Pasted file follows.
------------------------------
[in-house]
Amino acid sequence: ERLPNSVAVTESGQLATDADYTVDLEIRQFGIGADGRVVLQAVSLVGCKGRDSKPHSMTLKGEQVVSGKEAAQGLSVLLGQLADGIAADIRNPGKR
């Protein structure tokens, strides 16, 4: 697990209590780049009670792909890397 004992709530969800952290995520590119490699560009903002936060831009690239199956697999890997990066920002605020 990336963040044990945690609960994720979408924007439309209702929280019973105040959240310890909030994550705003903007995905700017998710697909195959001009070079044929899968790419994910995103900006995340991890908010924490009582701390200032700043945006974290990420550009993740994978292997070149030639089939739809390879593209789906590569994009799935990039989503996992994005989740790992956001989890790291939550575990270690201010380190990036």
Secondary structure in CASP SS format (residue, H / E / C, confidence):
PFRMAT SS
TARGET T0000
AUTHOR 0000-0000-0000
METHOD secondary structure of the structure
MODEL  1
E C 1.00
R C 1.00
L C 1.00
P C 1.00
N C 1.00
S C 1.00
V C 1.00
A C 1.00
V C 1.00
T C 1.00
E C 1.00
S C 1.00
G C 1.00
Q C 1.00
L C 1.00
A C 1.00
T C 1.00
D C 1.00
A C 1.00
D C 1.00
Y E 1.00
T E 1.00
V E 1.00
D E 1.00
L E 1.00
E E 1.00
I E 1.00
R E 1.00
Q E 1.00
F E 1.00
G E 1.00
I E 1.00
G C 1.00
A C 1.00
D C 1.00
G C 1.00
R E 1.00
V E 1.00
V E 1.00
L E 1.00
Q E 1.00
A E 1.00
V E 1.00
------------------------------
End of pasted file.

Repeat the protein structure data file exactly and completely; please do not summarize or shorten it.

[in-house]
Amino acid sequence: ERLPNSVAVTESGQLATDADYTVDLEIRQFGIGADGRVVLQAVSLVGCKGRDSKPHSMTLKGEQVVSGKEAAQGLSVLLGQLADGIAADIRNPGKR
């Protein structure tokens, strides 16, 4: 697990209590780049009670792909890397 004992709530969800952290995520590119490699560009903002936060831009690239199956697999890997990066920002605020 990336963040044990945690609960994720979408924007439309209702929280019973105040959240310890909030994550705003903007995905700017998710697909195959001009070079044929899968790419994910995103900006995340991890908010924490009582701390200032700043945006974290990420550009993740994978292997070149030639089939739809390879593209789906590569994009799935990039989503996992994005989740790992956001989890790291939550575990270690201010380190990036």
Secondary structure in CASP SS format (residue, H / E / C, confidence):
PFRMAT SS
TARGET T0000
AUTHOR 0000-0000-0000
METHOD secondary structure of the structure
MODEL  1
E C 1.00
R C 1.00
L C 1.00
P C 1.00
N C 1.00
S C 1.00
V C 1.00
A C 1.00
V C 1.00
T C 1.00
E C 1.00
S C 1.00
G C 1.00
Q C 1.00
L C 1.00
A C 1.00
T C 1.00
D C 1.00
A C 1.00
D C 1.00
Y E 1.00
T E 1.00
V E 1.00
D E 1.00
L E 1.00
E E 1.00
I E 1.00
R E 1.00
Q E 1.00
F E 1.00
G E 1.00
I E 1.00
G C 1.00
A C 1.00
D C 1.00
G C 1.00
R E 1.00
V E 1.00
V E 1.00
L E 1.00
Q E 1.00
A E 1.00
V E 1.00